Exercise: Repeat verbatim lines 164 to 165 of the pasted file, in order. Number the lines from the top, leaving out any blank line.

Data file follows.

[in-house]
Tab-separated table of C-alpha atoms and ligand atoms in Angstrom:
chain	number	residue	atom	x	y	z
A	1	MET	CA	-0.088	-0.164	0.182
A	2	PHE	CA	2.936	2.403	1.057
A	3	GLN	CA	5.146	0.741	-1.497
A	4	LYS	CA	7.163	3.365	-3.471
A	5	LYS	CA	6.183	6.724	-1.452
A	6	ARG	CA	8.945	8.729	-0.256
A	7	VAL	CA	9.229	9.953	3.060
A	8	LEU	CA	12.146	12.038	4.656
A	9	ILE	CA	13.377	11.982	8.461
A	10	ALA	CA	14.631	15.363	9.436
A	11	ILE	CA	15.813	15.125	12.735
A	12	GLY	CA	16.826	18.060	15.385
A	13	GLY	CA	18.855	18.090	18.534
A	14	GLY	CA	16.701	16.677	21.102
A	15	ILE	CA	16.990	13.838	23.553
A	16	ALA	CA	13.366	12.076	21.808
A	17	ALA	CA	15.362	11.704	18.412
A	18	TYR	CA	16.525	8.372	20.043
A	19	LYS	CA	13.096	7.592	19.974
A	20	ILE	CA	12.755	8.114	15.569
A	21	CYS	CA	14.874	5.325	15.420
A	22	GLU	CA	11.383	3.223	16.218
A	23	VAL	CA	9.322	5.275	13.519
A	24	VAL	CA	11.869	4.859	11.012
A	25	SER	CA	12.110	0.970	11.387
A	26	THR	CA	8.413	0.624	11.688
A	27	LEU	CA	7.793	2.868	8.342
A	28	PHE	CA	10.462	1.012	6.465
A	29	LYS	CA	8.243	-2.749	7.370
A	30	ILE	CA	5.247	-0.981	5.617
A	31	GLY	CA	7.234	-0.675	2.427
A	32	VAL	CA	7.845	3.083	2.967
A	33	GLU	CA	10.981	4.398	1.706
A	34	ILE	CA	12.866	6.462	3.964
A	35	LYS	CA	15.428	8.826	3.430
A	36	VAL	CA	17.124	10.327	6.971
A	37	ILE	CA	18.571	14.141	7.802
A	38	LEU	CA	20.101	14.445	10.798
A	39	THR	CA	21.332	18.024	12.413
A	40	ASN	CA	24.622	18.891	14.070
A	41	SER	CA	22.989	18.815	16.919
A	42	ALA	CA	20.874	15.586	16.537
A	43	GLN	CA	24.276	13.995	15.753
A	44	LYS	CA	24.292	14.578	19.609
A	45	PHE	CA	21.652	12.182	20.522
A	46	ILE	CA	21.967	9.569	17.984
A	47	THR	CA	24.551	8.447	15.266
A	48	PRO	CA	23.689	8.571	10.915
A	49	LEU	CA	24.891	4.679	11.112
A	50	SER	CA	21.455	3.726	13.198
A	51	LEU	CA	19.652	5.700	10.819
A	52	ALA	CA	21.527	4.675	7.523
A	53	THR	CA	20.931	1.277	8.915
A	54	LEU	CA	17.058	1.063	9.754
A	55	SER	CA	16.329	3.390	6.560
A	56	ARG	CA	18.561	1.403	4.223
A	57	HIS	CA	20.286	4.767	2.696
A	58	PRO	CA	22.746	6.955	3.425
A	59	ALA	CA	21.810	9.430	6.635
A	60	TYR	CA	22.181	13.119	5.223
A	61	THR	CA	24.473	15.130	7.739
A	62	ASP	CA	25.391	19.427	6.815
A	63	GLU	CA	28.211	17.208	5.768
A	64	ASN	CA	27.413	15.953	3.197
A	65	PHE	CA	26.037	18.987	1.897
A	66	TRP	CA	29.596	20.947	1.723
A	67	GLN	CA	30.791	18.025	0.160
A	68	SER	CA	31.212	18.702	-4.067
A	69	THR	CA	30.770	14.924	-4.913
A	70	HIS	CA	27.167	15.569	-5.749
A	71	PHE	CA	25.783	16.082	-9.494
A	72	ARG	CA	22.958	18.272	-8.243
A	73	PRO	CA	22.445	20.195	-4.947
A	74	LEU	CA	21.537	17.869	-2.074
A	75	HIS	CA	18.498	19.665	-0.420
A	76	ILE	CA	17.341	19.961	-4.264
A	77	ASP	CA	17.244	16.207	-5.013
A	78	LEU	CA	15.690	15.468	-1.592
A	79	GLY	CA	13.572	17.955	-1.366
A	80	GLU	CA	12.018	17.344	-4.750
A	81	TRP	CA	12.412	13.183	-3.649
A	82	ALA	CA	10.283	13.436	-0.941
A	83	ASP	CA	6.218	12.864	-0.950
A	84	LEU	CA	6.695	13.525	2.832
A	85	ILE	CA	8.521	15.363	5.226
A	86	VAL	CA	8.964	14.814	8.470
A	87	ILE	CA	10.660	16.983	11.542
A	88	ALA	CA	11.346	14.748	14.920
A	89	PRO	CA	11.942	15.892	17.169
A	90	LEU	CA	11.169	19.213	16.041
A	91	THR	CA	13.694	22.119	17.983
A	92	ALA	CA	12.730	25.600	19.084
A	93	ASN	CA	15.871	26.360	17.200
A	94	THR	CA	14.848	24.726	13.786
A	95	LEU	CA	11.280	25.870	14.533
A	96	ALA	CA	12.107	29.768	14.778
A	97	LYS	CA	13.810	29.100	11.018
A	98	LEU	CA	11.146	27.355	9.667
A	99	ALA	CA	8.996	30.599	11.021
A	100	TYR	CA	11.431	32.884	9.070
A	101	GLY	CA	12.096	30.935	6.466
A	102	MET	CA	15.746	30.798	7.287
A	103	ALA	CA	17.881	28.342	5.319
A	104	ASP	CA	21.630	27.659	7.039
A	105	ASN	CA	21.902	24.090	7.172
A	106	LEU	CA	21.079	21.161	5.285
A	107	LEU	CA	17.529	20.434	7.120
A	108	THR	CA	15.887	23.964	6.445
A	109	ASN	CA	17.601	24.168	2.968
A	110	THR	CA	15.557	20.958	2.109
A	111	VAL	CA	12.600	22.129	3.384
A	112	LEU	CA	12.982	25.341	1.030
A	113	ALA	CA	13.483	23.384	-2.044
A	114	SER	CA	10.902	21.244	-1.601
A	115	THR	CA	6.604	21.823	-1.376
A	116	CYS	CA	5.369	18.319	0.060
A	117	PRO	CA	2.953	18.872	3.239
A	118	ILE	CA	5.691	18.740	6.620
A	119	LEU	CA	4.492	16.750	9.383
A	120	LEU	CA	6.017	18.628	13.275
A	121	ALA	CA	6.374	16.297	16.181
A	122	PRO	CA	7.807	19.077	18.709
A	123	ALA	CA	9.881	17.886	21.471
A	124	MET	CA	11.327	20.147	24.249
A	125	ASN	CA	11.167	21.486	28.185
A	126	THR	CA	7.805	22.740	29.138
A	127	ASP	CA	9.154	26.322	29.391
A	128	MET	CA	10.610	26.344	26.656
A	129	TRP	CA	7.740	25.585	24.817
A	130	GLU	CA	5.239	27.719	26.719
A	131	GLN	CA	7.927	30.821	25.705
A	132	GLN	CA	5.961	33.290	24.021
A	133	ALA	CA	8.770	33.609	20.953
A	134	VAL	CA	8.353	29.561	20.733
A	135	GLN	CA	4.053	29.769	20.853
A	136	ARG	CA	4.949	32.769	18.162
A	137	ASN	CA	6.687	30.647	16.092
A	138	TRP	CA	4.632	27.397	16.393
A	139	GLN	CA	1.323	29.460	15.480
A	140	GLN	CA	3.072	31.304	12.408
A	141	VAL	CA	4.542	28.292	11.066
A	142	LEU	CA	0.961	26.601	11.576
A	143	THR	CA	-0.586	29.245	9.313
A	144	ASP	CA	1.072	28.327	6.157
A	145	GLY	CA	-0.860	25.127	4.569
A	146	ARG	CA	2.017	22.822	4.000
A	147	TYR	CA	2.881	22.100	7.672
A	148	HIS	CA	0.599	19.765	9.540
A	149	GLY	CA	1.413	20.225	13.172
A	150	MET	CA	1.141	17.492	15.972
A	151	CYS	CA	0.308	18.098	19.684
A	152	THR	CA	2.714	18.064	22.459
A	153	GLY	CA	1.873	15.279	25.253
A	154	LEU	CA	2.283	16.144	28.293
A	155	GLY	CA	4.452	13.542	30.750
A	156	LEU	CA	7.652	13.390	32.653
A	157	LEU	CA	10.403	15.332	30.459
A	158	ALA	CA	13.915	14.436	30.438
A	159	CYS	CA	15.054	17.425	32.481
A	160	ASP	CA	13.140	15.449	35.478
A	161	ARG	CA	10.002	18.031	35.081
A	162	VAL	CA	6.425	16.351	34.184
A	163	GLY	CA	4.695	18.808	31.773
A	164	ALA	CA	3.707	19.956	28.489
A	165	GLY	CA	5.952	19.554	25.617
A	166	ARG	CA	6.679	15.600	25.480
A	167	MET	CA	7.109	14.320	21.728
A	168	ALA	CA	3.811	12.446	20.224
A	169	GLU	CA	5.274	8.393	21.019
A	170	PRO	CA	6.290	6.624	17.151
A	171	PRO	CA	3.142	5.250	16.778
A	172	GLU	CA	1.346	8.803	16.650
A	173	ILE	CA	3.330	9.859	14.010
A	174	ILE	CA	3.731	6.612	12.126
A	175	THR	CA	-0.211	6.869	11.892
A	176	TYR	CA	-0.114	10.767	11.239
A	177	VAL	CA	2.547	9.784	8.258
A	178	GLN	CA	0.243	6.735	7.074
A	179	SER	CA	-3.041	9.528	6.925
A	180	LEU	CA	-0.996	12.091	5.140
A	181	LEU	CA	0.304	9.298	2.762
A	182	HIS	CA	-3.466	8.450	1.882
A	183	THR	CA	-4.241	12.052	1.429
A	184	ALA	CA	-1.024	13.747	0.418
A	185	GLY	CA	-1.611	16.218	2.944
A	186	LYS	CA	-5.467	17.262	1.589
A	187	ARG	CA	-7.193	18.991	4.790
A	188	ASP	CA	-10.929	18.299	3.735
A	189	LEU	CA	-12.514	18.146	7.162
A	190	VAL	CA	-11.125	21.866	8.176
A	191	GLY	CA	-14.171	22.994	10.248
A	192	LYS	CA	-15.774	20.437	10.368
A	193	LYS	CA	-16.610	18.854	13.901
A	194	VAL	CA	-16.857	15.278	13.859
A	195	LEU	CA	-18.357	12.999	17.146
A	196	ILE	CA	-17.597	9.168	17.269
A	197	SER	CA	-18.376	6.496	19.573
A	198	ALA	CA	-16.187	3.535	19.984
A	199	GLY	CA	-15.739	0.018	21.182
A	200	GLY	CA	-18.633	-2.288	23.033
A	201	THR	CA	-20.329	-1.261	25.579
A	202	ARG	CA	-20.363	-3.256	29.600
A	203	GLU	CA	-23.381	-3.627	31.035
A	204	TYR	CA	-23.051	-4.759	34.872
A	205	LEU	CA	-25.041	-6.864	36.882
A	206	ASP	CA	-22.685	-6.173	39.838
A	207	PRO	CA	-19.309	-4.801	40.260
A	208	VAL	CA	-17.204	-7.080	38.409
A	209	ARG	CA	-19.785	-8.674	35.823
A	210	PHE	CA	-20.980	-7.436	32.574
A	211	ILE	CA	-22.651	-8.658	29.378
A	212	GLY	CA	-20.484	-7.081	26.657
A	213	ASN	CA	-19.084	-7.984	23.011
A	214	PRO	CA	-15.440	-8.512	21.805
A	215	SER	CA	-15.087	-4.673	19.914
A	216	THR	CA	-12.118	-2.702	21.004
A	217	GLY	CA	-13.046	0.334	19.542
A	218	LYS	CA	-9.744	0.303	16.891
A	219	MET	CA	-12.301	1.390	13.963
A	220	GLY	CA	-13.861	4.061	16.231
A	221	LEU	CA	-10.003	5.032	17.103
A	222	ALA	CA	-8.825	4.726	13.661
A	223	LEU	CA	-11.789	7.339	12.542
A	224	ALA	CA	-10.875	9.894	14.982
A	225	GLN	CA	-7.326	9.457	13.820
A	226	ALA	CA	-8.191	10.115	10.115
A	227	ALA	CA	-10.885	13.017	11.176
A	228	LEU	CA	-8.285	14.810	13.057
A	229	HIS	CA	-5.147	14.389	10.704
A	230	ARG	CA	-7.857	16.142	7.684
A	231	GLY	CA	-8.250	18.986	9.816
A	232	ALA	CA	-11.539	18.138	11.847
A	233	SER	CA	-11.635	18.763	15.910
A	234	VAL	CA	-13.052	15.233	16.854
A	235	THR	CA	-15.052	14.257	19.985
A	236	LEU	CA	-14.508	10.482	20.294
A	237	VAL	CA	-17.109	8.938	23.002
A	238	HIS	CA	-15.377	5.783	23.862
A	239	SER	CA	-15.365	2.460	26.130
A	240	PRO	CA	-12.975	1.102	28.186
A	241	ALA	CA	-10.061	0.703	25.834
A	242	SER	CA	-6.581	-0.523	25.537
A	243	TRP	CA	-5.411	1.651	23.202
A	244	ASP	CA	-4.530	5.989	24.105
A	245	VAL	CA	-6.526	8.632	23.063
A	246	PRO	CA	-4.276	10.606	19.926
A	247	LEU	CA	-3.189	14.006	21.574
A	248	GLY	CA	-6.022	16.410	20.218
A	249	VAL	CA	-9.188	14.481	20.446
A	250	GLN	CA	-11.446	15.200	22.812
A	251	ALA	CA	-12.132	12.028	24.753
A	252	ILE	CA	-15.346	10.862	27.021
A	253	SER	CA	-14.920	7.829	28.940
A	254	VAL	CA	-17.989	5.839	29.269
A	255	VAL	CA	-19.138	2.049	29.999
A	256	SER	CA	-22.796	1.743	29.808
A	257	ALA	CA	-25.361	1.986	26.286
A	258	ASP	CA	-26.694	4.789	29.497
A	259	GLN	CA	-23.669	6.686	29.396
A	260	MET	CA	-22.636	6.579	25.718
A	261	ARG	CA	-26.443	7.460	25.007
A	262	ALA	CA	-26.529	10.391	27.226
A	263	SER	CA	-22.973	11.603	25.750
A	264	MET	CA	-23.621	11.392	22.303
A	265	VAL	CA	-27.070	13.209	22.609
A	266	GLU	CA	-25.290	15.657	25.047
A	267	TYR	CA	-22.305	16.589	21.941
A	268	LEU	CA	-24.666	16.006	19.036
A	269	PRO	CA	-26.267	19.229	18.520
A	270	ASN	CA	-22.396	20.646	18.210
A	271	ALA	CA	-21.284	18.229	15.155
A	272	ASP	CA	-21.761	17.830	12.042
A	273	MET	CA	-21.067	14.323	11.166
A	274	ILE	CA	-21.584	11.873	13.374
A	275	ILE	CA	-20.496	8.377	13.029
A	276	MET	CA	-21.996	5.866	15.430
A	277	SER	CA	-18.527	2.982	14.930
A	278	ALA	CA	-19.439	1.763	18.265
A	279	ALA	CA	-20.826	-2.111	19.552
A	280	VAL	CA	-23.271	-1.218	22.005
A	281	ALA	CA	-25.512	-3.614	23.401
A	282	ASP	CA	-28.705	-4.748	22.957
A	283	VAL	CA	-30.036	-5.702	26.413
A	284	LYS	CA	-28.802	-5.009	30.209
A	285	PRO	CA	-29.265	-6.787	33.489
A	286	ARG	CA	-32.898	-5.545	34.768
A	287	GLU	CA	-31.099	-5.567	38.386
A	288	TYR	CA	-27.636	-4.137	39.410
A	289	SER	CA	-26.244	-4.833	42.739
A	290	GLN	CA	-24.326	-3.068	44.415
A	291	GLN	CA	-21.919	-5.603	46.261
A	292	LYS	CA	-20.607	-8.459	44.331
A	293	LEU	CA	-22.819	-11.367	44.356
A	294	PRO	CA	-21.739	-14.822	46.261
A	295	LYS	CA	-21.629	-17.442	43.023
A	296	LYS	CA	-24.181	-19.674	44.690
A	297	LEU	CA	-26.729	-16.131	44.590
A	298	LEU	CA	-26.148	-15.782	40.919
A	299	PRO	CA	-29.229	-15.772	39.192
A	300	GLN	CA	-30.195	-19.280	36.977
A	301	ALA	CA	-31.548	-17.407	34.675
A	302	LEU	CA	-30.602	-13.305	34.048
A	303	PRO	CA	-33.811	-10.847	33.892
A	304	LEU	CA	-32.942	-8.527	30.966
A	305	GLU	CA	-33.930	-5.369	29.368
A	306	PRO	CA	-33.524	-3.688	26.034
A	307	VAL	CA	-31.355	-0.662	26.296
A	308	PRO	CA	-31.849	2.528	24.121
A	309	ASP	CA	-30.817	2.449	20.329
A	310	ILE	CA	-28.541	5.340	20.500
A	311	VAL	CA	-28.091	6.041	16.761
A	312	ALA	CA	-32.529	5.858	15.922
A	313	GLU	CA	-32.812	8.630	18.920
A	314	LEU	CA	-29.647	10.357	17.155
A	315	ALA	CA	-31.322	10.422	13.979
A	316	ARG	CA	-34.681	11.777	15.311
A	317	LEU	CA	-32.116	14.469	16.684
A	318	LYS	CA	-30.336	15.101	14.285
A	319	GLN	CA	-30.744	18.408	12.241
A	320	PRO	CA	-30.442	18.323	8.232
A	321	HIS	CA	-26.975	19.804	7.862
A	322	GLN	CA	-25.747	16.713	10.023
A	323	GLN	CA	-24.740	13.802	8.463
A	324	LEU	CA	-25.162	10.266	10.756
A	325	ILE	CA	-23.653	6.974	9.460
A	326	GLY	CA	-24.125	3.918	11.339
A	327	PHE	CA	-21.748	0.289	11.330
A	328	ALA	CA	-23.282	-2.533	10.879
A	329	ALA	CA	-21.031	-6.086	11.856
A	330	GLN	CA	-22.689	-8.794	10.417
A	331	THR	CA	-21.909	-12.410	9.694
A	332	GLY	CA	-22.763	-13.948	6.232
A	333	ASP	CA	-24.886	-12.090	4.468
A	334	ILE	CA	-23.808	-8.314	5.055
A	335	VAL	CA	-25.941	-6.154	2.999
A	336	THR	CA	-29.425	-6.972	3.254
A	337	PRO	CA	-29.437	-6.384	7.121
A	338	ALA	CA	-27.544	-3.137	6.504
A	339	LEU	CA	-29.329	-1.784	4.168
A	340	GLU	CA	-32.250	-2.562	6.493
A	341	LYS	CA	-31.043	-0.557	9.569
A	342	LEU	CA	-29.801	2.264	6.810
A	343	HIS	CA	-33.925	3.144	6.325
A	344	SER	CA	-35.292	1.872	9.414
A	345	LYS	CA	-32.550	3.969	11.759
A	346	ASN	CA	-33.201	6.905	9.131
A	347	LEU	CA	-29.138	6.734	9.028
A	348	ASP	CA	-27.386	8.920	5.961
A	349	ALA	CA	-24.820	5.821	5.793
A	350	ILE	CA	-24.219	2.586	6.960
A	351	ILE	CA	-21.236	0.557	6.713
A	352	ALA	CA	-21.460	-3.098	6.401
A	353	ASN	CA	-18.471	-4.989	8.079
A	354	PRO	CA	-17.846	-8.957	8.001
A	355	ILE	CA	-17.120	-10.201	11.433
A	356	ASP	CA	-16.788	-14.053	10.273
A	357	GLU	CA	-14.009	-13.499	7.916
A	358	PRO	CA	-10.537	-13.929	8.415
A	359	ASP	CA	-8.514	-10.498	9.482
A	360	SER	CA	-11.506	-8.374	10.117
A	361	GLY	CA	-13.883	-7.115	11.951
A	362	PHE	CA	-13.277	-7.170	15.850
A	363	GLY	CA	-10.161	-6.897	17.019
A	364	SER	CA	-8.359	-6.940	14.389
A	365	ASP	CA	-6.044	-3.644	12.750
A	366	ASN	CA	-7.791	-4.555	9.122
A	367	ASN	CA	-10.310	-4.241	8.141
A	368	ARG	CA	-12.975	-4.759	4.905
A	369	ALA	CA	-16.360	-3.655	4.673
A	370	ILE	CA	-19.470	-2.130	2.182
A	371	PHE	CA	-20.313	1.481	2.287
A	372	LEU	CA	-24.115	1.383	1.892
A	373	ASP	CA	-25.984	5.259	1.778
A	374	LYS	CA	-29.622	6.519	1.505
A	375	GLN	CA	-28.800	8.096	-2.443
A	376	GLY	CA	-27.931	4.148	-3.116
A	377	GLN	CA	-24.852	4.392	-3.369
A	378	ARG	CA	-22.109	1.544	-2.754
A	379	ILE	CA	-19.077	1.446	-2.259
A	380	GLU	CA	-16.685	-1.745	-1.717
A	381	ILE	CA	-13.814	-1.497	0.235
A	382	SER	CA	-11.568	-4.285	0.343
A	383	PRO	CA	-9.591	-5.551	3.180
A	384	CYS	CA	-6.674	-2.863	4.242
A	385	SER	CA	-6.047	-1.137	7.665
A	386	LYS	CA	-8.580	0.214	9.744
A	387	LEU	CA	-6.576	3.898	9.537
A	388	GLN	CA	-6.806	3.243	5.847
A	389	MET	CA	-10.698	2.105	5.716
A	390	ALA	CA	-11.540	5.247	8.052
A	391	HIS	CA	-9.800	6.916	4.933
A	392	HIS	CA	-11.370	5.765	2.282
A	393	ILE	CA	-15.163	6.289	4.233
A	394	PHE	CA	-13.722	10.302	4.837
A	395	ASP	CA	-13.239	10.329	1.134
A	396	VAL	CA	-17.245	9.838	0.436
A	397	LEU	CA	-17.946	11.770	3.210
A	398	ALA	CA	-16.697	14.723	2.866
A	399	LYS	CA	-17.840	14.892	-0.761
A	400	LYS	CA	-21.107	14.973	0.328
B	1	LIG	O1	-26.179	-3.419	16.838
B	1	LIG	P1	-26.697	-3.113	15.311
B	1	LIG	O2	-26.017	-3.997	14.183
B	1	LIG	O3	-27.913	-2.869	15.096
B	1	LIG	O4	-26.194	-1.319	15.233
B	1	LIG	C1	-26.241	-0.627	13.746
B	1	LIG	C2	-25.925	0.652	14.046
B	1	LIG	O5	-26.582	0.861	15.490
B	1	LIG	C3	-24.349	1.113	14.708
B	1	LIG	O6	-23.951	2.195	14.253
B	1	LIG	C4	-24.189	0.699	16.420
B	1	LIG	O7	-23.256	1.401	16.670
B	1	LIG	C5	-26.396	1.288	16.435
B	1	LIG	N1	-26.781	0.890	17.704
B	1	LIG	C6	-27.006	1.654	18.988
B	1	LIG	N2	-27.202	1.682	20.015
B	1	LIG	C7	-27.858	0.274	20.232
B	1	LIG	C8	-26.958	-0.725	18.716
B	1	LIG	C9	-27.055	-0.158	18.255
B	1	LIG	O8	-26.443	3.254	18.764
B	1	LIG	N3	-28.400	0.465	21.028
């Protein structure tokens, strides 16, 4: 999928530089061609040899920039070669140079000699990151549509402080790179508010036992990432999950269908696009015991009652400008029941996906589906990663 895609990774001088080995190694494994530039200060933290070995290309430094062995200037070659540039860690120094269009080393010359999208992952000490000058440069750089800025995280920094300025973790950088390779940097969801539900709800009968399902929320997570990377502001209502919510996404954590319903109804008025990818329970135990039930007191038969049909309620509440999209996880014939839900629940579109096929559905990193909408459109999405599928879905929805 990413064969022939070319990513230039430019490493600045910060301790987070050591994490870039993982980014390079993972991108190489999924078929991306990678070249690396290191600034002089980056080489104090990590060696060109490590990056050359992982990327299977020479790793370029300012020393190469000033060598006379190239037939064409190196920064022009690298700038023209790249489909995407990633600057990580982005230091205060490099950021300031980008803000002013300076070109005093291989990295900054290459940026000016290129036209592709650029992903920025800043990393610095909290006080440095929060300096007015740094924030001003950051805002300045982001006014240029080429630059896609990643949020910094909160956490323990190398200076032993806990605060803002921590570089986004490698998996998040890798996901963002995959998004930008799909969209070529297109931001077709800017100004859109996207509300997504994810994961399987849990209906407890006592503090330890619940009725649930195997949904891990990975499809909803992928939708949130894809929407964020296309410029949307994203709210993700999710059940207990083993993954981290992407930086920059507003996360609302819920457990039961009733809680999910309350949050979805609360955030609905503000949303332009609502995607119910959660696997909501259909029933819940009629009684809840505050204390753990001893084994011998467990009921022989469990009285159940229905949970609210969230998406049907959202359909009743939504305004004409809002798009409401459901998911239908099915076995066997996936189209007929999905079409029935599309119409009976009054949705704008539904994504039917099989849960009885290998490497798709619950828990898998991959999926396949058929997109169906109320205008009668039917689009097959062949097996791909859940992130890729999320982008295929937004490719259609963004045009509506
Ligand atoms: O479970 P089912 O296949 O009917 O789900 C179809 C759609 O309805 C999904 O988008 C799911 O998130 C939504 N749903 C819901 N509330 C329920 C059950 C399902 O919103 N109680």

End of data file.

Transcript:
A	161	ARG	CA	10.002	18.031	35.081
A	162	VAL	CA	6.425	16.351	34.184